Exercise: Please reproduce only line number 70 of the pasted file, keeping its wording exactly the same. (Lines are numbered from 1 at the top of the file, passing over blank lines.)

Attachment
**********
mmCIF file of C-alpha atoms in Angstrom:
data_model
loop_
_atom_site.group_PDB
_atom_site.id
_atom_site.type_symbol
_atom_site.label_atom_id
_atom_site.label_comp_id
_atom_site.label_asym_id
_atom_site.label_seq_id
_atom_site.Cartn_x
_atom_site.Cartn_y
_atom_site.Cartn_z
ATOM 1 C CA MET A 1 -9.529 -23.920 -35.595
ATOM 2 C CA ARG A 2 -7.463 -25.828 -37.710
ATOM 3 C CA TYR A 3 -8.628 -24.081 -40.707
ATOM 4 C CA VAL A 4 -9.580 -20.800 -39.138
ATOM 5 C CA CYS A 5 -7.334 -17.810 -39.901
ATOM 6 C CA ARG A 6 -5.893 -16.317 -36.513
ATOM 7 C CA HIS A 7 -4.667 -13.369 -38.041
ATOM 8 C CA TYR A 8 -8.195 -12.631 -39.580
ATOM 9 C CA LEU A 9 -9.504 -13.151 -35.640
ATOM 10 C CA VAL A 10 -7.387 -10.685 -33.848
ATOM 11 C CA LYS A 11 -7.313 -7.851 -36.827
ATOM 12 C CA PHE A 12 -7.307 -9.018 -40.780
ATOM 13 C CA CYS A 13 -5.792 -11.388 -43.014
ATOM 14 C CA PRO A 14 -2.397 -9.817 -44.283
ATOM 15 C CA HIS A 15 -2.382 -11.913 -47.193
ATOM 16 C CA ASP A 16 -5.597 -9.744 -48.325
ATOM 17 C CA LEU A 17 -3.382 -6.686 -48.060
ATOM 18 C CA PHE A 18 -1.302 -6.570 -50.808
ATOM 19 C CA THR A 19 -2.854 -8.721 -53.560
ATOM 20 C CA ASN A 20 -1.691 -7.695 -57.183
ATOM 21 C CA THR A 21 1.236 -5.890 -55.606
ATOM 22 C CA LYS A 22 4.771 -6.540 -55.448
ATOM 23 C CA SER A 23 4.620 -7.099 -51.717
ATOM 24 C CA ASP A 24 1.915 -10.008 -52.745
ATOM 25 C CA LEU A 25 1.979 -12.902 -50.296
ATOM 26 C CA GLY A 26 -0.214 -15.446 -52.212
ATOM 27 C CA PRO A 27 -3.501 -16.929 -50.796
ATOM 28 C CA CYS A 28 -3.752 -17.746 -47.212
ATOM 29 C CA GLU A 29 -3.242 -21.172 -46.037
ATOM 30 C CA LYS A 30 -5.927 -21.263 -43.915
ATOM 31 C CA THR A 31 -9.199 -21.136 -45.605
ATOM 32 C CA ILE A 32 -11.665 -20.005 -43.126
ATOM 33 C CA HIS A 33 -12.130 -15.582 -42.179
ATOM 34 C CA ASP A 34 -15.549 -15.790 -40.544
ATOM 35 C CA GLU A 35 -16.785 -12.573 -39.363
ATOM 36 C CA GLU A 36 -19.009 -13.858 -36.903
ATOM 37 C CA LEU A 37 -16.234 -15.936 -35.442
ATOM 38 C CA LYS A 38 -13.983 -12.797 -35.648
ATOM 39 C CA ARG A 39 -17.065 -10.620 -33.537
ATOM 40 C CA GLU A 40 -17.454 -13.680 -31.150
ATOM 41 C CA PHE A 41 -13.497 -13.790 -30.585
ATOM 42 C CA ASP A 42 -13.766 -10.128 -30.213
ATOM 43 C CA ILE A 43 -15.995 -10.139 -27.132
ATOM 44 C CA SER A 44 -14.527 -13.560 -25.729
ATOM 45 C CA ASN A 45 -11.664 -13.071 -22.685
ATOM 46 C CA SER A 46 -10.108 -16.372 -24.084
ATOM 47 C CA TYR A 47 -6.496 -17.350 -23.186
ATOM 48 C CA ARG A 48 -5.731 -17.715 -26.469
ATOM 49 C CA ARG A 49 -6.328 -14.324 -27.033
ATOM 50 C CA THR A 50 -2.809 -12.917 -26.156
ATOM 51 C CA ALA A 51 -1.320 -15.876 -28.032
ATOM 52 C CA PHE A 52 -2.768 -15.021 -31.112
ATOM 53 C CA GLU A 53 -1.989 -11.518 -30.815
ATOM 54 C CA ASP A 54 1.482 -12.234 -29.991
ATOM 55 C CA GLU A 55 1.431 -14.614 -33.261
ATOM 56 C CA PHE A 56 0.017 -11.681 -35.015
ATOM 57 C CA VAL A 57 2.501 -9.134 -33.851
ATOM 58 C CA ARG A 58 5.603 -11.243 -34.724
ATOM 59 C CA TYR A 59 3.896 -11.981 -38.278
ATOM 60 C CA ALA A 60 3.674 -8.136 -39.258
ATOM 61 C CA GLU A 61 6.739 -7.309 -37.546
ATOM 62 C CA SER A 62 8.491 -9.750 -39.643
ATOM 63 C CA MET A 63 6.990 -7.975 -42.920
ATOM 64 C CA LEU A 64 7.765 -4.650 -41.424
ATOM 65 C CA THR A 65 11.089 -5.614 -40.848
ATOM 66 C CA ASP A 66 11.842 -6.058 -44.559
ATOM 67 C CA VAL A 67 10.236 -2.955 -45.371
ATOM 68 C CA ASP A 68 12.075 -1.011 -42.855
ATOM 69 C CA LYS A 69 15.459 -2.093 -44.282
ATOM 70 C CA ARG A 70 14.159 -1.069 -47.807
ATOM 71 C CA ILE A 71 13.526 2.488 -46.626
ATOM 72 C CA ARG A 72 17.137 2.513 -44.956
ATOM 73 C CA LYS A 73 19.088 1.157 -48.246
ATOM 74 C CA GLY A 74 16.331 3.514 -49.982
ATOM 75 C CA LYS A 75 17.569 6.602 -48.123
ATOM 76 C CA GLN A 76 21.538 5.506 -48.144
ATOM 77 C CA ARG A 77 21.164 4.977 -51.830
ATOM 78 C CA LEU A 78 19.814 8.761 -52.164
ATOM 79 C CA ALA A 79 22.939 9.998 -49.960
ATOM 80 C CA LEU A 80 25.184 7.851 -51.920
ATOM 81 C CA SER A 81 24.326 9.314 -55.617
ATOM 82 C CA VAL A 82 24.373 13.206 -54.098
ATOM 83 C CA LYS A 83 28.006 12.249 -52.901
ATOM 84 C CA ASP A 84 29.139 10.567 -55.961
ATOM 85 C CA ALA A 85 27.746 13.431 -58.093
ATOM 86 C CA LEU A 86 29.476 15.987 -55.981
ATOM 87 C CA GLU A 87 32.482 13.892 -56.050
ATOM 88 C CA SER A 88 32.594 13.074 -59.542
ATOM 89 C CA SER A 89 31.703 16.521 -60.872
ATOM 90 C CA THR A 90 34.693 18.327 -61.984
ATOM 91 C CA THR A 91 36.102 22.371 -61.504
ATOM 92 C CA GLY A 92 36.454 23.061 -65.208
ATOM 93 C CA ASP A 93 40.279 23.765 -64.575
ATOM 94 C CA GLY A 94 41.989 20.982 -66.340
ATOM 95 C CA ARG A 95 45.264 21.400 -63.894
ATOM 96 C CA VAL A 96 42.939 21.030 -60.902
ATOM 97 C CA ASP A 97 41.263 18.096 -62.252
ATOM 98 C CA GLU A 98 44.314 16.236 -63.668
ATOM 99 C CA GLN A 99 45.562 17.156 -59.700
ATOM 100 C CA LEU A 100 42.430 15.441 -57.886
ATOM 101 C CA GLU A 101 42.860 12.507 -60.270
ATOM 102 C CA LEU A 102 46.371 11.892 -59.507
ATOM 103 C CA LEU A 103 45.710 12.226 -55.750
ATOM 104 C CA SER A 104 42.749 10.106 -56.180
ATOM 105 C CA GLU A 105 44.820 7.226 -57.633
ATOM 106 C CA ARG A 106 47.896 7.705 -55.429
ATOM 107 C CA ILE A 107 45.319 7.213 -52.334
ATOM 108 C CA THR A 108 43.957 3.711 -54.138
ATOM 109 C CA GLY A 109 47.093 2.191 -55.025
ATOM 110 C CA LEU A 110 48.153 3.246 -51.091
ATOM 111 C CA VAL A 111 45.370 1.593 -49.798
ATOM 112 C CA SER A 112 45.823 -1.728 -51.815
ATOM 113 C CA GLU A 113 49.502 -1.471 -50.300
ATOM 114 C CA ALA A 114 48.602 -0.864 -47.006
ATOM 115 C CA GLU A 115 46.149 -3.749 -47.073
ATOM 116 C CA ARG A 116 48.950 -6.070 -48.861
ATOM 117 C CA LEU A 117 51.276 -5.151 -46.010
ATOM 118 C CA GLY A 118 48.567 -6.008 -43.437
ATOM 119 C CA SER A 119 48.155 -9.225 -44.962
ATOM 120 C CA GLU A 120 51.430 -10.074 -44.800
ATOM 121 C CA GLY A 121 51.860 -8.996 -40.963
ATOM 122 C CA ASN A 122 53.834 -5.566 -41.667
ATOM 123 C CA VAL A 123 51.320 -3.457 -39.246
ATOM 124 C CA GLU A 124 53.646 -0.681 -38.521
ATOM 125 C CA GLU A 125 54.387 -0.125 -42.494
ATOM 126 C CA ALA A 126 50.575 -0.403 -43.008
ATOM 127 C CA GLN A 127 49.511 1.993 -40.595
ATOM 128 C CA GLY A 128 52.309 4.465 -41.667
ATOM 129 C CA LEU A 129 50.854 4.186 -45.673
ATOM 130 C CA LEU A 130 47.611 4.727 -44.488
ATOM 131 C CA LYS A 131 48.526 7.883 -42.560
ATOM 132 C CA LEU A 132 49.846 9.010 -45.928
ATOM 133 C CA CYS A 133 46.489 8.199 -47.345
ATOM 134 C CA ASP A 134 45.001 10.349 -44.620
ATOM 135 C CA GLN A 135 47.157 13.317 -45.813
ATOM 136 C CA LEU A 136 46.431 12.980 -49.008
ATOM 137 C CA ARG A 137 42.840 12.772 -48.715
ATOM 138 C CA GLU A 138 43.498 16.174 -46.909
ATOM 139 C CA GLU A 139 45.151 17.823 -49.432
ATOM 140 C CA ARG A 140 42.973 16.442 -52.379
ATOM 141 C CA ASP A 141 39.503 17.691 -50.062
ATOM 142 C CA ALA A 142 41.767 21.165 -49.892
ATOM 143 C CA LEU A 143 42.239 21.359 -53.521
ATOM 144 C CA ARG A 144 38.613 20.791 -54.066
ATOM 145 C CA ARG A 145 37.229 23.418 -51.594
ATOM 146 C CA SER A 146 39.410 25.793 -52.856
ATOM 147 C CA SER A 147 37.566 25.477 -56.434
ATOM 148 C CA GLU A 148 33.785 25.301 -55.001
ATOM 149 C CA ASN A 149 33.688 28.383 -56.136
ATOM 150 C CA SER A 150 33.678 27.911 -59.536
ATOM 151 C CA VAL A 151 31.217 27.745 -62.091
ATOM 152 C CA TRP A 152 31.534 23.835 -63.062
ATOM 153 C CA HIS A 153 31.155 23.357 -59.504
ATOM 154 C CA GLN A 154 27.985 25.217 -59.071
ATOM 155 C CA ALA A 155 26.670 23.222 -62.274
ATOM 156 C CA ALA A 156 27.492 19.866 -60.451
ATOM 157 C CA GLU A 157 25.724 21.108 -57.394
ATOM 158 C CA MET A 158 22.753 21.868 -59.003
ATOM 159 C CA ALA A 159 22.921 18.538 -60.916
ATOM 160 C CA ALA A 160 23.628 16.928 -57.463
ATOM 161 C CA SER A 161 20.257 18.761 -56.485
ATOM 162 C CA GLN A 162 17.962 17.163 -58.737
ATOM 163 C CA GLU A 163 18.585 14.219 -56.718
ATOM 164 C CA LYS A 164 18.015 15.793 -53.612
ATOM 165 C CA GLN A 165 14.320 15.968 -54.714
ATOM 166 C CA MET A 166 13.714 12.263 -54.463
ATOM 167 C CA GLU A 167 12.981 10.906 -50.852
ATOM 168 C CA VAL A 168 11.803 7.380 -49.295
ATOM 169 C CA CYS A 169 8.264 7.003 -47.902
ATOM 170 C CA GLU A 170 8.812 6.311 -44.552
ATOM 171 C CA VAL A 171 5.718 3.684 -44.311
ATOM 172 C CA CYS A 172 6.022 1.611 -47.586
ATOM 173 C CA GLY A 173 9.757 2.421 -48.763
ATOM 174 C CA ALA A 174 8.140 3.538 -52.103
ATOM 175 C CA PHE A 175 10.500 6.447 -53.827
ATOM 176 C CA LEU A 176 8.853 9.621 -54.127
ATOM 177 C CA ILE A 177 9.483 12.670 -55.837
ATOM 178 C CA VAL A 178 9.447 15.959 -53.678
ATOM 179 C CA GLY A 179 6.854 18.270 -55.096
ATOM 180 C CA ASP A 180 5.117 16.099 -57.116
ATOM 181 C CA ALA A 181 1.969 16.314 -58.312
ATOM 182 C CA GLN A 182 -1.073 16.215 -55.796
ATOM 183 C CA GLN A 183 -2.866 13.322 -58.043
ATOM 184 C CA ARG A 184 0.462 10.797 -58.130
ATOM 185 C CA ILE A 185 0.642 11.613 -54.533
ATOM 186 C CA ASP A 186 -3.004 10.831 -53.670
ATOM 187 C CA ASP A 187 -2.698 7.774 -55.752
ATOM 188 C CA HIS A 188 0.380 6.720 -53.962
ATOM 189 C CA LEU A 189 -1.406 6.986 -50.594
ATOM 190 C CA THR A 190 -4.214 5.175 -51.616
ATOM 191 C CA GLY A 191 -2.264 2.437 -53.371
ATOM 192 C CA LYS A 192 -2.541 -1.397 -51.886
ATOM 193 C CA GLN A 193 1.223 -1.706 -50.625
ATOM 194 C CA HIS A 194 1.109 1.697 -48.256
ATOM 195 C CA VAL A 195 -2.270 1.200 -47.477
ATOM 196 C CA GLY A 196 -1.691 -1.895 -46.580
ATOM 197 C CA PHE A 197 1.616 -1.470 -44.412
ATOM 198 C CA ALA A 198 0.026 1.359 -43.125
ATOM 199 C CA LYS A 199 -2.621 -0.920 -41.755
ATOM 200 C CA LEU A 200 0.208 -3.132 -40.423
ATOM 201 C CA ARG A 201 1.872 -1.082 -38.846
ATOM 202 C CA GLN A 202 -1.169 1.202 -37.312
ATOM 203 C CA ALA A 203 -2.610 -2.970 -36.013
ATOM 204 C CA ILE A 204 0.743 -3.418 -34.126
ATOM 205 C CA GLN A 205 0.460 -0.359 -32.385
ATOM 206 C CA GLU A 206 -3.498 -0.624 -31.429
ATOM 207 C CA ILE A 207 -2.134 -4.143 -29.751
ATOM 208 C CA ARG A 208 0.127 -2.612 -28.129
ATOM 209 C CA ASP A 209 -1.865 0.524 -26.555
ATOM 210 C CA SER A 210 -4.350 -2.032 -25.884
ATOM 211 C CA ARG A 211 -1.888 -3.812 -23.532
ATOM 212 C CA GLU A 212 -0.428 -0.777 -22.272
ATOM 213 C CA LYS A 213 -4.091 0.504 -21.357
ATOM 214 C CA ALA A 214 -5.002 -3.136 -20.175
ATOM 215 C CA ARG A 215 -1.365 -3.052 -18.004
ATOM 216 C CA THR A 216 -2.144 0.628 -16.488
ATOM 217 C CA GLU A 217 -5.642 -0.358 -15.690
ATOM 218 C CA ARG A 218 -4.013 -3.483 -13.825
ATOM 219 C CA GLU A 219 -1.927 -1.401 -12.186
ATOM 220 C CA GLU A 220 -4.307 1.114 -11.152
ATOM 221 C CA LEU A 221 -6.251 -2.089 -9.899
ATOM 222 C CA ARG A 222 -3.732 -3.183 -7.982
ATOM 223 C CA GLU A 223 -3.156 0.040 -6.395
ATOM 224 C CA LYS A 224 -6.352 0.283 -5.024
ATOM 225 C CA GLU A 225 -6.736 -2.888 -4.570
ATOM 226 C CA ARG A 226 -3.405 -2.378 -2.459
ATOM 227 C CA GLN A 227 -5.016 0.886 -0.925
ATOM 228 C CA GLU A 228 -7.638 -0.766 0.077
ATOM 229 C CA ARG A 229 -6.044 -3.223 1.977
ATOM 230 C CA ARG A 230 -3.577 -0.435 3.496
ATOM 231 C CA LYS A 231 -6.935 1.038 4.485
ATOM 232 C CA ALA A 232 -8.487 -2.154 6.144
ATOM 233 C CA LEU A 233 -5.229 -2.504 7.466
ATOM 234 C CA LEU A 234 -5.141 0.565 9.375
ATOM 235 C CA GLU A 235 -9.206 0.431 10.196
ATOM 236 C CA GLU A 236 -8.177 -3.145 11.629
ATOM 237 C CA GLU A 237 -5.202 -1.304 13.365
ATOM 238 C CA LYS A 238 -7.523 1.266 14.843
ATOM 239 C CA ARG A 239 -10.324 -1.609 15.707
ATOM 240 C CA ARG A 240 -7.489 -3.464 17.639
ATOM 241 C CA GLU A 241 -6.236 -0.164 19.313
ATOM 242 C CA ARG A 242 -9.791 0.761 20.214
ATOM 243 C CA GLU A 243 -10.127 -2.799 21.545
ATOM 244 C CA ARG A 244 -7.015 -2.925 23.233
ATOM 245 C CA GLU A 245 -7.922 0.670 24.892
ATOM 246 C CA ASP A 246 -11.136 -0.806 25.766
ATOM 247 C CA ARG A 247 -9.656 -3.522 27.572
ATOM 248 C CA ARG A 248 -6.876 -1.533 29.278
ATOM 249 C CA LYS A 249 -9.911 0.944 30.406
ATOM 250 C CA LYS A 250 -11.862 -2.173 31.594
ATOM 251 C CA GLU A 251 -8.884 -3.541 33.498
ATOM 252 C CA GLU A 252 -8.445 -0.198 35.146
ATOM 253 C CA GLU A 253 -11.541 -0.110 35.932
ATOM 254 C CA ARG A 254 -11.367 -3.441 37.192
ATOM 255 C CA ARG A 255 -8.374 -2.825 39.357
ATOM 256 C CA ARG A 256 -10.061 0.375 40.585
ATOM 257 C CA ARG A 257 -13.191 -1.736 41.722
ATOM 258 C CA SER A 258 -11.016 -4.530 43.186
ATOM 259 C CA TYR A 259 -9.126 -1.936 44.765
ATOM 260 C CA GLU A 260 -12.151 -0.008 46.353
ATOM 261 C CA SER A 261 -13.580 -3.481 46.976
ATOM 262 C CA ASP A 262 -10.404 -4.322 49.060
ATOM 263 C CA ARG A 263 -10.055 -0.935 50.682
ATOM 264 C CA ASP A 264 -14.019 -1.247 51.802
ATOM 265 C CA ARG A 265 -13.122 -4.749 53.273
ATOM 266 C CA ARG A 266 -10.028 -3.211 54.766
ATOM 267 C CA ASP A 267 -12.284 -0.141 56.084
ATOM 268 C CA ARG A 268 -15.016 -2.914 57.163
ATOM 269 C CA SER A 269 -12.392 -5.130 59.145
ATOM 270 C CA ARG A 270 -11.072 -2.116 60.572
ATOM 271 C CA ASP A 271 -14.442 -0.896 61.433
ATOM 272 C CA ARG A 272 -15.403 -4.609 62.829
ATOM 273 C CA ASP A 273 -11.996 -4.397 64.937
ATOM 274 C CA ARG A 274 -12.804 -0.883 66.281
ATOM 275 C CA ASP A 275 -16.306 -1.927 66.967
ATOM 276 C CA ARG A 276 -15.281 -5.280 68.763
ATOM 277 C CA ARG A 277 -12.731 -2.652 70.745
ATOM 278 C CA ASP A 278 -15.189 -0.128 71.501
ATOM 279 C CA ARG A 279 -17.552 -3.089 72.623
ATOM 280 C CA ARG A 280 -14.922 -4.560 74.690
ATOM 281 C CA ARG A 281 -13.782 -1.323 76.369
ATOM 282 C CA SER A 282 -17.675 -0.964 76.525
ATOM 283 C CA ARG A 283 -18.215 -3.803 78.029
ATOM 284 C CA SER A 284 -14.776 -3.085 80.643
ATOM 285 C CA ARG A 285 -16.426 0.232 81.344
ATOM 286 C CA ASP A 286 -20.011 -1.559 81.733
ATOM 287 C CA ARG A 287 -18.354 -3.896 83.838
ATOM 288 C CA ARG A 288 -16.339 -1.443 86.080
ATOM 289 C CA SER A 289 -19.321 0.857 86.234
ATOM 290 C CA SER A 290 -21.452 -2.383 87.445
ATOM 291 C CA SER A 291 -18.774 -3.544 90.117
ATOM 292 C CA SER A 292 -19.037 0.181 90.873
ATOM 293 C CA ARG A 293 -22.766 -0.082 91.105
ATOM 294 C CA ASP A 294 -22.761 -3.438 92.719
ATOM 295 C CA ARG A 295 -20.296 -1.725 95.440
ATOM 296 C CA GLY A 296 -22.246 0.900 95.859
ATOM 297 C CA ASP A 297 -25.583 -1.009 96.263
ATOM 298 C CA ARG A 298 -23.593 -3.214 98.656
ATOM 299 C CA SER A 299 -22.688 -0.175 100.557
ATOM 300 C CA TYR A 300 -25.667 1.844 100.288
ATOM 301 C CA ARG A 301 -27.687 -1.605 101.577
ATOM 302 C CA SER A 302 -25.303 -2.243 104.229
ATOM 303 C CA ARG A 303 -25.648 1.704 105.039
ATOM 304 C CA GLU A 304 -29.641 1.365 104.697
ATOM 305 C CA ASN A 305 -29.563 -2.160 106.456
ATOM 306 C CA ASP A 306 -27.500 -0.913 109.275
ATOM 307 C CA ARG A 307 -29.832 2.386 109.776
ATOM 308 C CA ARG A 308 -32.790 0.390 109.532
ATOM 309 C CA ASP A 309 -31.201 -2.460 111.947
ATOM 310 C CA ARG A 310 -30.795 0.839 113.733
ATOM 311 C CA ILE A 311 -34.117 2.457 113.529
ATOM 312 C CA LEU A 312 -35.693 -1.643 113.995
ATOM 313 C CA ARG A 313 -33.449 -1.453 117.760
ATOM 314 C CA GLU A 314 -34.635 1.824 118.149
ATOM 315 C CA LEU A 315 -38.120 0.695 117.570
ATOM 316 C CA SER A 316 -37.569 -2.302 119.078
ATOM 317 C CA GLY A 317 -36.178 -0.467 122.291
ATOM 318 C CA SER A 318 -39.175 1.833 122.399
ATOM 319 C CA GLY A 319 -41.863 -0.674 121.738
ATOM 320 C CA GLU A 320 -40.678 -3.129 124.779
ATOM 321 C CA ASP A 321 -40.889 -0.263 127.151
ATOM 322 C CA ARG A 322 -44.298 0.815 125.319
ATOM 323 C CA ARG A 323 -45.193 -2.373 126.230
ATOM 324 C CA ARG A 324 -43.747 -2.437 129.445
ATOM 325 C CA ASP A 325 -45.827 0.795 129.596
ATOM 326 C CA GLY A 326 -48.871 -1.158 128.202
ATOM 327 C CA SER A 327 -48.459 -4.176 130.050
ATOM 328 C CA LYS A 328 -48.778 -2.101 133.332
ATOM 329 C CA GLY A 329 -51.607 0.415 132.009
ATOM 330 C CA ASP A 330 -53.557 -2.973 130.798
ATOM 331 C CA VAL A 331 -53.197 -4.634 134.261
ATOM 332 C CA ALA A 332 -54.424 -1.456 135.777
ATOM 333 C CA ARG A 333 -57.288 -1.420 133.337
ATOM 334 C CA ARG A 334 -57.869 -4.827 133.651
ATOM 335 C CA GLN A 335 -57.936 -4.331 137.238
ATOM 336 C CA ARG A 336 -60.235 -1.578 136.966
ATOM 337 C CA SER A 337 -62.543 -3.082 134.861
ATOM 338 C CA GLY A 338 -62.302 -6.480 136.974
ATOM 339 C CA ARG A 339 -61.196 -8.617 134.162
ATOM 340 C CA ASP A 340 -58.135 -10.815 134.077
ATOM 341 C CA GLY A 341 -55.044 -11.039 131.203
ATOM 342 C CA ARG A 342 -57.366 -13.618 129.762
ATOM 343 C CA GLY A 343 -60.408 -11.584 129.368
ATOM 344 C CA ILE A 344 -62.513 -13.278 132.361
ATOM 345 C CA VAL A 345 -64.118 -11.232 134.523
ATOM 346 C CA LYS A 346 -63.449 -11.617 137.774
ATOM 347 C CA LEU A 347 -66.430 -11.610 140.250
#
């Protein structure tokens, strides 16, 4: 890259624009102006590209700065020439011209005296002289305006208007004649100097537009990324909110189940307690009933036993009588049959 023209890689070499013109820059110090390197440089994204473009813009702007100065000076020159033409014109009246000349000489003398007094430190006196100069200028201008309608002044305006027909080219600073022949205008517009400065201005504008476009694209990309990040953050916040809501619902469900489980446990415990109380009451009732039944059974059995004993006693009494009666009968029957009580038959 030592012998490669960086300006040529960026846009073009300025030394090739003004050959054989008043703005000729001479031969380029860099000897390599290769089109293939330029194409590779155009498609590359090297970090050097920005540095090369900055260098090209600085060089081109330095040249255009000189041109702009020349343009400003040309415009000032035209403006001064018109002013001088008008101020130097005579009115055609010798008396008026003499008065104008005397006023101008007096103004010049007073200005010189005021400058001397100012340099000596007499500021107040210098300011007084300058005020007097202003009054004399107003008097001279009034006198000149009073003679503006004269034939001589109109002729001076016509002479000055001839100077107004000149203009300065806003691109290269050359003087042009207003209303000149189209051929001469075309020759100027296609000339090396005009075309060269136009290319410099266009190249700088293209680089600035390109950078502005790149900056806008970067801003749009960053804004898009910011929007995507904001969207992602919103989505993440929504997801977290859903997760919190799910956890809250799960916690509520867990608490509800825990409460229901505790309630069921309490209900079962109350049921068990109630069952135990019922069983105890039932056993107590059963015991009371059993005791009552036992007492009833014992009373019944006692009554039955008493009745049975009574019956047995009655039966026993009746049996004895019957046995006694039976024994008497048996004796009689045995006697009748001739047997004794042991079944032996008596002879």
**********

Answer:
ATOM 57 C CA VAL A 57 2.501 -9.134 -33.851